As the Raffles Singapore closes for its second major renovation in 2017, 130 years after its opening, an icon of the hospitality industry fades behind the construction walls filled with historical anecdotes, interesting facts and glamour. This Singapore icon, a brand named the Finest hotel of the East, has a rich heritage filled with fascinating stories.
Ever since I stayed there, I have found the Raffles Singapore magical. The fabulous hotel remained a heritage building like no other until its renovation. It was, possibly, the only of its kind in the world.
With its large box TV sets, clinking pipes and professional butlers who had made a life career out of taking care of guests, stepping into one of the Raffles Singapore colonial rooms was like going back in time. The Raffles Singapore story is unique.
So, to pay it tribute while it comes back as a fully renovated gem, I wanted to write a story with the most interesting facts. Here are six of the most fascinating facts about the Raffles Singapore. Here are more 5 star hotel choices for your luxe stay in Singapore.
- When it opened, the Raffles Singapore was on a simple bungalow on the beach
- The last tiger in Singapore was killed at the Bar & Billiard Room at Raffles Singapore
- The most magnificent hotel of the East
- The birthplace of the Singapore Sing
- The Raffles Singapore: A Japanese Inn
- The longest list of celebrities and royalty of any other hotel
When it opened, the Raffles Singapore was on a simple bungalow on the beach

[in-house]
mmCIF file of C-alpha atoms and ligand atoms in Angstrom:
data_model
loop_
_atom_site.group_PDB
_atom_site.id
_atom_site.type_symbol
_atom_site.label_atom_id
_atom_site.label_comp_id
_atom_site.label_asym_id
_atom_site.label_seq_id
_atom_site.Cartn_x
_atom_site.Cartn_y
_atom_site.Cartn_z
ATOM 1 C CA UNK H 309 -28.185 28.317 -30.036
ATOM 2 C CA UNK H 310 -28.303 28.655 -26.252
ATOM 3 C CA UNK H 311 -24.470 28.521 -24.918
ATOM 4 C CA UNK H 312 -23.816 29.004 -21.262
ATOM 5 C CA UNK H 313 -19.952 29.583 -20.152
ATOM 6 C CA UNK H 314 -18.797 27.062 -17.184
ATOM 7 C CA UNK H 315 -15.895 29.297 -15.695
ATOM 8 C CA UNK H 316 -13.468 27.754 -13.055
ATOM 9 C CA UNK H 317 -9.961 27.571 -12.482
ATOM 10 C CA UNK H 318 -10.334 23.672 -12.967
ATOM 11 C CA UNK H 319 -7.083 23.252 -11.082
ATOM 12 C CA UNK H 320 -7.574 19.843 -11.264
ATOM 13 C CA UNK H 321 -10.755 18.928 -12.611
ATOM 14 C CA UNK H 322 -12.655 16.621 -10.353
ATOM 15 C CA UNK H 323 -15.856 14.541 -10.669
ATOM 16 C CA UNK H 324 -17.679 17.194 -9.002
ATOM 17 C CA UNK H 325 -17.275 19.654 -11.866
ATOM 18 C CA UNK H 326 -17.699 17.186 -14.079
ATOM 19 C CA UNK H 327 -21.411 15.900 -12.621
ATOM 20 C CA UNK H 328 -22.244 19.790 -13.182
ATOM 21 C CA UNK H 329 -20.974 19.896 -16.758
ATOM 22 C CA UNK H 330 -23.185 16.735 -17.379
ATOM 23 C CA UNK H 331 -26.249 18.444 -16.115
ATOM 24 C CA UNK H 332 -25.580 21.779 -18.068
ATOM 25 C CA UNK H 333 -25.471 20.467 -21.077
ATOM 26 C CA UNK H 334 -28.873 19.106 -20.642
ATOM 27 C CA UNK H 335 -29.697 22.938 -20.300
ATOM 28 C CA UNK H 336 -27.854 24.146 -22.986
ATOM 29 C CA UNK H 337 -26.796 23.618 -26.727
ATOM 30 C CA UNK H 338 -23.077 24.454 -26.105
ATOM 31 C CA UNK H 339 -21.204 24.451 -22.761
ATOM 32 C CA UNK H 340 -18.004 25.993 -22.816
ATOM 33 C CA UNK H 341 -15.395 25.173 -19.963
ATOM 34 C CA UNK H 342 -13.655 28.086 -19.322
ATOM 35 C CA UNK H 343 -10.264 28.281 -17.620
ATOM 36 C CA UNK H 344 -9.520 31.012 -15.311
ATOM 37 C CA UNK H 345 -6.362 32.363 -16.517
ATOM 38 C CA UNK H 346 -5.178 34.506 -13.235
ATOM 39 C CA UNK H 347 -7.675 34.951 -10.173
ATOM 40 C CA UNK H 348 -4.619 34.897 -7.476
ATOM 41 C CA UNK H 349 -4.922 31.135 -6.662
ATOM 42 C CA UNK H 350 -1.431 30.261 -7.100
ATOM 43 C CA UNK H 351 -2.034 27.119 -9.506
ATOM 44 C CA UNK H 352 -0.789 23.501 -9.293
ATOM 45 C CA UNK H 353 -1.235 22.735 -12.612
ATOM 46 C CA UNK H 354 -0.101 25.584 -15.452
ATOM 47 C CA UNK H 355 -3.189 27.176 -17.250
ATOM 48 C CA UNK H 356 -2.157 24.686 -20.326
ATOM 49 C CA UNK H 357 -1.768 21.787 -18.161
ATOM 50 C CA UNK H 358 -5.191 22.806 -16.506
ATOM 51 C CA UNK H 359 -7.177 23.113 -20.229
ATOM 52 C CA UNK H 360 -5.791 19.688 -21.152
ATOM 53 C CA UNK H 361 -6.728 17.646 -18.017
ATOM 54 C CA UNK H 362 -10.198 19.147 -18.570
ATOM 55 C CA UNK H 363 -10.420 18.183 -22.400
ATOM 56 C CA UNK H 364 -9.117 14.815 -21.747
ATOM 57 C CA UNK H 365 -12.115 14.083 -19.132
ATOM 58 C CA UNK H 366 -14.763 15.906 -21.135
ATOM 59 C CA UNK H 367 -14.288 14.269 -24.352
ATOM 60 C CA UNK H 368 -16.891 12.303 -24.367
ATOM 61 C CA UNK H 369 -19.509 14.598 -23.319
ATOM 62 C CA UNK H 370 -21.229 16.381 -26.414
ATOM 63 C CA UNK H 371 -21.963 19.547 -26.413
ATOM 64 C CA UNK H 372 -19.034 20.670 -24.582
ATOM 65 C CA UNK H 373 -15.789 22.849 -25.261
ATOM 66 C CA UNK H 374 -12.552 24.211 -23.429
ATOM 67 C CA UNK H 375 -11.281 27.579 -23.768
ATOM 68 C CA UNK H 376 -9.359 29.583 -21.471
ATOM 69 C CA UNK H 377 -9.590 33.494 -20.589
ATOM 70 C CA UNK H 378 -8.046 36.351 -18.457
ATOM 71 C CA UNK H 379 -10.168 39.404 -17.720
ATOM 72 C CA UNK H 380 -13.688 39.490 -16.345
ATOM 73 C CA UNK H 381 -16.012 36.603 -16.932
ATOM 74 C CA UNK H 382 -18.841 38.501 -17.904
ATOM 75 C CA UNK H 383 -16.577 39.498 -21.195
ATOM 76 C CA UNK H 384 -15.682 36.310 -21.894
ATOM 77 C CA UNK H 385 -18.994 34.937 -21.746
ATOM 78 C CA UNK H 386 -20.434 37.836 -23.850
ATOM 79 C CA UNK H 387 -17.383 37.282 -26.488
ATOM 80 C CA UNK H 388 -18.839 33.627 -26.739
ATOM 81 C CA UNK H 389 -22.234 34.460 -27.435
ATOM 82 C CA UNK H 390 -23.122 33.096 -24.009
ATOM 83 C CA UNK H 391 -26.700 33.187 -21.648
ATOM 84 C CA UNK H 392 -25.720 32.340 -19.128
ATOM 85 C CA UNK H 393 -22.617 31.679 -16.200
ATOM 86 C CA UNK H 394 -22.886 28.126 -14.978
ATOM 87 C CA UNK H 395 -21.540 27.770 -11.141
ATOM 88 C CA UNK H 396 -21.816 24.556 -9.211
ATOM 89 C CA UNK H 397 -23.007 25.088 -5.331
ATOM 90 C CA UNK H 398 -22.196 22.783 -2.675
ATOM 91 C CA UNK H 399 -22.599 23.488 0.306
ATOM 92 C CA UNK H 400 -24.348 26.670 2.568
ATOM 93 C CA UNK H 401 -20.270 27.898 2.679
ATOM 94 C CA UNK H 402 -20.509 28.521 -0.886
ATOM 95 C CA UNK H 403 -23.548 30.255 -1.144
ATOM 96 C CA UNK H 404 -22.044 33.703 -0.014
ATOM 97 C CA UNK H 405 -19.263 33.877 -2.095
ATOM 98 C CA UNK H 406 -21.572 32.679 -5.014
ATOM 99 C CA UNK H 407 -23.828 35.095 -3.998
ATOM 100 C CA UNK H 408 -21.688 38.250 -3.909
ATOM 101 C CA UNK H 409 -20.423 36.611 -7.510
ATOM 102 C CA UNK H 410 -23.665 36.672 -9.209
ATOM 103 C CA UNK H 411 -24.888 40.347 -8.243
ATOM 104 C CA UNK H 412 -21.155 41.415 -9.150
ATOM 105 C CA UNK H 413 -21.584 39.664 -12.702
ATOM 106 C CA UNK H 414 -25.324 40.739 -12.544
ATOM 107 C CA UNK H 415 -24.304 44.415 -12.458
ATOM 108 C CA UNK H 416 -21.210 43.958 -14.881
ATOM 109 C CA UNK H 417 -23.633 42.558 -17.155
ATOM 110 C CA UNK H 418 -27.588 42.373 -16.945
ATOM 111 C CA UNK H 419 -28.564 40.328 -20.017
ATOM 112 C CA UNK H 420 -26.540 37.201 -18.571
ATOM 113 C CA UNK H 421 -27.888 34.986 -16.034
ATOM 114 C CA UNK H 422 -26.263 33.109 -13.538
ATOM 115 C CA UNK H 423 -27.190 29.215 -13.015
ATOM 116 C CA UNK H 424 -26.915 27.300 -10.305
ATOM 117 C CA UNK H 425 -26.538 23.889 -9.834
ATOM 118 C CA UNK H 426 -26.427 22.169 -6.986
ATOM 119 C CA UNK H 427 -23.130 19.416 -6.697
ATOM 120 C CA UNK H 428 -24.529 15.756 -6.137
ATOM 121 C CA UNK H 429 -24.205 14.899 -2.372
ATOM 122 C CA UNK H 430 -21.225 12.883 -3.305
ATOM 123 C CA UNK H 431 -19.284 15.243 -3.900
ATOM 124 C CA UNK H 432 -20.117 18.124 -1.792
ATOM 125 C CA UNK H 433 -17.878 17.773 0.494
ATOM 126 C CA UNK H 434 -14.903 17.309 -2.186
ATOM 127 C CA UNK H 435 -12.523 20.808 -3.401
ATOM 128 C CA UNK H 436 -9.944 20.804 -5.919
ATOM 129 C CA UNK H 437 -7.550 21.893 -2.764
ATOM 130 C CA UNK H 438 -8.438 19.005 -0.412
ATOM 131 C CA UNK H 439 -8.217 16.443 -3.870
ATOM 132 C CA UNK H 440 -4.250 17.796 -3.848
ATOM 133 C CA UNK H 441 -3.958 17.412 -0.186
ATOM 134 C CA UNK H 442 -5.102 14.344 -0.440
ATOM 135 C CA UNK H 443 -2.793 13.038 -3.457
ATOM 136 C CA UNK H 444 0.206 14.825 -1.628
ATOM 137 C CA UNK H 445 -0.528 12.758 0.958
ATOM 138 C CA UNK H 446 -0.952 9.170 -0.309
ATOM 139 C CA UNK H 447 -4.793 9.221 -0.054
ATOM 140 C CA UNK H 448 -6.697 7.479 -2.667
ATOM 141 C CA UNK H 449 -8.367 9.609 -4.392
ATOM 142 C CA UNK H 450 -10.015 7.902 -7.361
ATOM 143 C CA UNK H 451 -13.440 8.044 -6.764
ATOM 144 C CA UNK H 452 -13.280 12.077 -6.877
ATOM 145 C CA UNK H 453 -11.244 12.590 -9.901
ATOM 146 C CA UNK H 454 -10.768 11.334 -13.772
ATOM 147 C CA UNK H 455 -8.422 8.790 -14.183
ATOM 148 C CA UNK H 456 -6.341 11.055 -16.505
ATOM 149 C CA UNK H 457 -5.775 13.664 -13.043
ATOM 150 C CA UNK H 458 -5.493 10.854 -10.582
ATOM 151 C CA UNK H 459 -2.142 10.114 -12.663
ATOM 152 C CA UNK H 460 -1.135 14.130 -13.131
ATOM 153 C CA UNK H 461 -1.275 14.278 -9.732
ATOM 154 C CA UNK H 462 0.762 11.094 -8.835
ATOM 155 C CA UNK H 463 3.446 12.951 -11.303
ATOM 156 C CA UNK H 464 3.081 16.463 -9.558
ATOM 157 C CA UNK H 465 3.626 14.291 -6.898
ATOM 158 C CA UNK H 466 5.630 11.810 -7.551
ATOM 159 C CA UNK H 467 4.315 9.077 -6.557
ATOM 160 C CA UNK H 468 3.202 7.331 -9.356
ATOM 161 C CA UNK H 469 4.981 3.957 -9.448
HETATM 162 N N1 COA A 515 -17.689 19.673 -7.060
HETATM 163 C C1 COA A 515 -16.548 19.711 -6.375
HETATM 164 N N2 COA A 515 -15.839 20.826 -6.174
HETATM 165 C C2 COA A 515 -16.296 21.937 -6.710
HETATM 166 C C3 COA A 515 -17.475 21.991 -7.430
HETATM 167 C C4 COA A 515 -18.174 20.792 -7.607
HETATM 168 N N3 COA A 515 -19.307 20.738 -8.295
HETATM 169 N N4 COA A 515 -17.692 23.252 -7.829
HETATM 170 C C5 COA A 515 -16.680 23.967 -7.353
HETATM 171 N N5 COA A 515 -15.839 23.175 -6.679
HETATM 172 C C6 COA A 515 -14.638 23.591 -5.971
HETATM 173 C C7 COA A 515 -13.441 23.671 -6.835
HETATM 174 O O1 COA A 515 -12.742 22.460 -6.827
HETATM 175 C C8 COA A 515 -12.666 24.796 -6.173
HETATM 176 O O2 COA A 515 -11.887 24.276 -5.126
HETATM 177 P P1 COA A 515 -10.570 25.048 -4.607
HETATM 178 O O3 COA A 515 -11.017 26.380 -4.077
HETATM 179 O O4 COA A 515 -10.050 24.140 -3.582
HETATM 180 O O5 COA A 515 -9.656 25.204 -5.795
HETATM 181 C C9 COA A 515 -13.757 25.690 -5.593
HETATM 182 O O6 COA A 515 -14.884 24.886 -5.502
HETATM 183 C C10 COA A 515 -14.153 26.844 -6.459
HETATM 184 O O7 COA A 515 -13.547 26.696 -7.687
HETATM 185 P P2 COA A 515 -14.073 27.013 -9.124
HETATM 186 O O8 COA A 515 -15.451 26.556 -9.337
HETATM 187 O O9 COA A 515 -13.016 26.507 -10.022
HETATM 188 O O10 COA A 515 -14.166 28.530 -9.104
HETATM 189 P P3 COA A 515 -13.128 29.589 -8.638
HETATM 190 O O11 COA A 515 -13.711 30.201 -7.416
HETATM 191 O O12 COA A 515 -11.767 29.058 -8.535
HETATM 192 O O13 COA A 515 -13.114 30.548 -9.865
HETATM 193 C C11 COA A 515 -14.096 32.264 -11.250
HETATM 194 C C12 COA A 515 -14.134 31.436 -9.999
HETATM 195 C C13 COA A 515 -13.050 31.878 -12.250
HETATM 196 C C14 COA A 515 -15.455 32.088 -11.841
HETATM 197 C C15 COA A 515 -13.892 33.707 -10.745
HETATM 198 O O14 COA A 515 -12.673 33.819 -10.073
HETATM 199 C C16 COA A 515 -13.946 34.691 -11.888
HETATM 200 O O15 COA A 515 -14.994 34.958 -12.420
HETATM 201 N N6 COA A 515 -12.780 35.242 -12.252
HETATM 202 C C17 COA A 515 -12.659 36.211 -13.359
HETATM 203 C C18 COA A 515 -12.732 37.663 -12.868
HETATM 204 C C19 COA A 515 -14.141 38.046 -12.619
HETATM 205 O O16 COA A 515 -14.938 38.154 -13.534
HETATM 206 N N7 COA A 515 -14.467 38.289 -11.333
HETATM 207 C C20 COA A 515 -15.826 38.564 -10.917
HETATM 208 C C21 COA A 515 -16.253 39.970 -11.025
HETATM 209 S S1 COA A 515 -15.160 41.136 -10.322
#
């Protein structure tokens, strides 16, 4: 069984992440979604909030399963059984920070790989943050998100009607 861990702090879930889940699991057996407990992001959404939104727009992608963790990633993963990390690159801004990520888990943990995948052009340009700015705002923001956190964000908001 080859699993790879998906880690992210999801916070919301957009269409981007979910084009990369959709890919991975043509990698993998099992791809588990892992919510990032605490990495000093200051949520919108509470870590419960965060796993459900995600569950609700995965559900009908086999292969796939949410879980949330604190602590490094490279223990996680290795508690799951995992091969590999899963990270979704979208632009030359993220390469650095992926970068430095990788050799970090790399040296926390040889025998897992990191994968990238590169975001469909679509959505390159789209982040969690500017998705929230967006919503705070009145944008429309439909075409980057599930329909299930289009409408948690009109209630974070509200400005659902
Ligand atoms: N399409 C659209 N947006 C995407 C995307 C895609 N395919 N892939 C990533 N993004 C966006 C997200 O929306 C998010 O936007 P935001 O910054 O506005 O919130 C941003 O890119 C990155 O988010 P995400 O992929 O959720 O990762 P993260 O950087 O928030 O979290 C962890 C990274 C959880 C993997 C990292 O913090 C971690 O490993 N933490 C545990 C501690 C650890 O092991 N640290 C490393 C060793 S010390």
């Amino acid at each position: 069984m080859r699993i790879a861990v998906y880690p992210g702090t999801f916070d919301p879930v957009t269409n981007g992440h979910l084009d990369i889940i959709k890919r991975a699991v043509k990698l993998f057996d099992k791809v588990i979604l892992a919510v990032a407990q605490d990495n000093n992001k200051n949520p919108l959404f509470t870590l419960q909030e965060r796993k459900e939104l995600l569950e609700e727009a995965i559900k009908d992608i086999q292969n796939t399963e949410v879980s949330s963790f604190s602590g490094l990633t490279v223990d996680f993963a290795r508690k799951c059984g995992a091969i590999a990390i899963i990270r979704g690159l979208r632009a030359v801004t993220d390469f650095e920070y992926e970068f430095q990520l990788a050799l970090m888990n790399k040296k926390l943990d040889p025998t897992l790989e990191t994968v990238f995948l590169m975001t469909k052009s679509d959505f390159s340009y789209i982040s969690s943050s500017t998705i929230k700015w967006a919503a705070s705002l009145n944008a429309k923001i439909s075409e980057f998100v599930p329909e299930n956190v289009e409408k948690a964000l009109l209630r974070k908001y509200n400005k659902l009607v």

Visiting Singapore today it is almost impossible to imagine that the Raffles, now well inland, opened its door in 1887 to the South China Sea. When the Sarkies Brothers, founders of other legendary hotels in Asia like The Strand in Yangon, welcomed the first guests to Raffles Singapore, the hotel only had 10 rooms and was housed in an old bungalow.
Today’s Victorian building dates from the last year of the 19th century. At the time, the most fabled hotel of the East used to be located by the beach.
The last tiger in Singapore was killed at the Bar & Billiard Room at Raffles Singapore
Singapore’s last known tiger died in 1902 at the Raffles Hotel when it was trying to seek refuge at the Bar & Billiard room.
The link between the Raffles and tigers did not end there. The hotel celebrated 100 years a year early in 1986 to coincide with the year of the tiger and a live one was photographed at the Billiard Room on the first day of the year.
The most magnificent hotel of the East
When the Raffles Singapore opened the Bras Basah wing in 1904 that it became “the most magnificent hotel East of the Suez Canal”, a title that it has maintained until today. The hotel’s expansion also brought a few modernities to Singapore for the first time, like electric lights and fans. Even with all the changes, it’s still one of the most Instagrammble hotels in Singapore.
The birthplace of the Singapore Sing
The Singapore Sling is the country’s most famous cocktail and it has been served at the Raffles since 1915, when Hainanese bartender Ngiam Tong Boon invented the mix to allow women to drink in public with what looked like a juice.
The Long Bar used to serve hundreds of Singapore Slings a day while guests snacked on peanuts and threw the shells on the floor, but it was not the original house of the cocktail. The Long Bar only opened in 1960s as a counter to the ballroom and moved to its last location in 1989 after the hotel’s first restoration.
The cocktail is so iconic that, for its 100th anniversary, a special Raffles 1915 gin was created.
The Raffles Singapore: A Japanese Inn
In 1941, when WWII arrived in Singapore, the Japanese invaded the country and named the Raffles Hotel Syonan Ryokan, the “Light of the South Hotel”.
The longest list of celebrities and royalty of any other hotel
Not a lot of hotels can claim to have hosted big names from Kipling to Chaplin, Queen Elizabeth, Ava Garner, Elizabeth Taylor and Michael Jackson.
Photography provided by the Raffles Hotel media team
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